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By Steve Suehring, Janet Valade

MySQL is a Relational Database Management System (RDBMS). Your MySQL server can manage many databases at the same time. In fact, many people might have different databases managed by a single MySQL server. Each database consists of a structure to hold the data and the data itself.

A database can exist without data, only a structure, be totally empty, twiddling its thumbs and waiting for data to be stored in it.

Data in a database is stored in one or more tables. You must create the database and the tables before you can add any data to the database. First you create the empty database. Then you add empty tables to the database.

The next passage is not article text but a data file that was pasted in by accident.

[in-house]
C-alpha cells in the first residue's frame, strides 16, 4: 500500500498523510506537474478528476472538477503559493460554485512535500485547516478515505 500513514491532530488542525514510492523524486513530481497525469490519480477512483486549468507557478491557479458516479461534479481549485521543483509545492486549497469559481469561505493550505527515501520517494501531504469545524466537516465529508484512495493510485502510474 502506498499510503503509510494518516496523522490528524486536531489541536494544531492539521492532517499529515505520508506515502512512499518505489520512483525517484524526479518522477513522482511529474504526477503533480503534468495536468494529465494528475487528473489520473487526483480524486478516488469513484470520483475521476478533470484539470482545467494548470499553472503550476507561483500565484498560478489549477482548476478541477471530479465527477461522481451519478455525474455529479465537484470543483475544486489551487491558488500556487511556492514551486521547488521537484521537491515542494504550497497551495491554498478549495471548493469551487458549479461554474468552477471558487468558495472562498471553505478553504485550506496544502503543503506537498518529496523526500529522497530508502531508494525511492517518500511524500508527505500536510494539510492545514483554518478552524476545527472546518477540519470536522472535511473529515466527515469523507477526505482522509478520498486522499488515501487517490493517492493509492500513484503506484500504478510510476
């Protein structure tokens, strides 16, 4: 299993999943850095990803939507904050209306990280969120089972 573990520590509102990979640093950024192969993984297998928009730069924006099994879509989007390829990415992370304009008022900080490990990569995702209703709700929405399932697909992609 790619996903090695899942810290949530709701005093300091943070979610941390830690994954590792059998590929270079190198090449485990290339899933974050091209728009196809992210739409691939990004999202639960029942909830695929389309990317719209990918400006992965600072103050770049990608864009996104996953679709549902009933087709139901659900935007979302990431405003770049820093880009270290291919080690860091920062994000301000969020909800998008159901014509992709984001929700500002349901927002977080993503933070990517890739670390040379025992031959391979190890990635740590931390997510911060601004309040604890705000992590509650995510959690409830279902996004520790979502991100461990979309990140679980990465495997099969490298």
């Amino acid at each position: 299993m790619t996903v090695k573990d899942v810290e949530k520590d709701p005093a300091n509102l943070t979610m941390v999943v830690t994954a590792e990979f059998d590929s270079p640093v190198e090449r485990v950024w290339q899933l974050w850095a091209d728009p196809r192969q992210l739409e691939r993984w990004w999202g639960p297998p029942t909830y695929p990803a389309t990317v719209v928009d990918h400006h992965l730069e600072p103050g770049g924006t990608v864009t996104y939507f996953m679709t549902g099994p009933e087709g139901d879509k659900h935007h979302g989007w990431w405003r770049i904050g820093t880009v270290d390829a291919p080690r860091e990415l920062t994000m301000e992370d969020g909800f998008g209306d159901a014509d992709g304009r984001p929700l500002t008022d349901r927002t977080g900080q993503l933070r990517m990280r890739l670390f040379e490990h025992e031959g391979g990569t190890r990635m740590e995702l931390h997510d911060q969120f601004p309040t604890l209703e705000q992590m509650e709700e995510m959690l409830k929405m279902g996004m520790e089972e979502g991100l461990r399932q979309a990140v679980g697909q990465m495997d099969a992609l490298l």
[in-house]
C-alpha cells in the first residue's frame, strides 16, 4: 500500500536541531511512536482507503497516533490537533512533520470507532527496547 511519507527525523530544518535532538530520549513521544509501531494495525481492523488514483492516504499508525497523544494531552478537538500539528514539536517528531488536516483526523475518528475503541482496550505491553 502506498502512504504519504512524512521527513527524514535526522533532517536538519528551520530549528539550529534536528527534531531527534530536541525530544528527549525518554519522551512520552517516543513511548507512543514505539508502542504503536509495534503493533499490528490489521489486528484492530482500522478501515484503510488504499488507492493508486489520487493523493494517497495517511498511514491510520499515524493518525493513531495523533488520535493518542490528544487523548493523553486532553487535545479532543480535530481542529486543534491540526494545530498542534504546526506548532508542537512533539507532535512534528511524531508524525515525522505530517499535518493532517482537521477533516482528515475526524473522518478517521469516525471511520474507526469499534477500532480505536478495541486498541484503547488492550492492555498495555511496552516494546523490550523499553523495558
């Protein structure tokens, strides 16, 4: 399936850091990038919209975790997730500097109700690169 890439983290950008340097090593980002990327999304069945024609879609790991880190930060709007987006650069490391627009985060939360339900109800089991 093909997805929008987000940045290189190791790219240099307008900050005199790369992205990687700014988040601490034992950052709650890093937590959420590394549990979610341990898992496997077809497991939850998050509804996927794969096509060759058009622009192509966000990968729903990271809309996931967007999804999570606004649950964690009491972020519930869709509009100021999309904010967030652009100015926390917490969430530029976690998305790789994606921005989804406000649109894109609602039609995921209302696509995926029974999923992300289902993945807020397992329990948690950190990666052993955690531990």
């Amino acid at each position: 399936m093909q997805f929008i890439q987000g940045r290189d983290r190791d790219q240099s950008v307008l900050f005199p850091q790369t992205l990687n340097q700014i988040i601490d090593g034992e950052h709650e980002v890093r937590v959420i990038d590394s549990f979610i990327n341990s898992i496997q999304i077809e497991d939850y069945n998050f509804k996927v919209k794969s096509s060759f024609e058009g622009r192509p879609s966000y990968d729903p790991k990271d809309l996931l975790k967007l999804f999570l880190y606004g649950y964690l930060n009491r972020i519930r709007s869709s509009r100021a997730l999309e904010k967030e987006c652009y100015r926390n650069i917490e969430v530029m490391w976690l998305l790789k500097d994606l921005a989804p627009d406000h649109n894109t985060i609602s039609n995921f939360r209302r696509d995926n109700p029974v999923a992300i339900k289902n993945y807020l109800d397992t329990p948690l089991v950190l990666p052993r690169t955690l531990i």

Database tables are organized like other tables that you’re used to — in rows and columns. Each row represents an entity in the database, such as a customer, a book, or a project. Each column contains an item of information about the entity, such as a customer name, a book name, or a project start date. The place where a particular row and column intersect, the individual cell of the table, is called a field.

Tables in databases can be related. Often a row in one table is related to several rows in another table. For instance, you might have a database containing data about books you own. You would have a book table and an author table.

One row in the author table might contain information about the author of several books in the book table. When tables are related, you include a column in one table to hold data that matches data in the column of another table.

Only after you’ve created the database structure can you add data.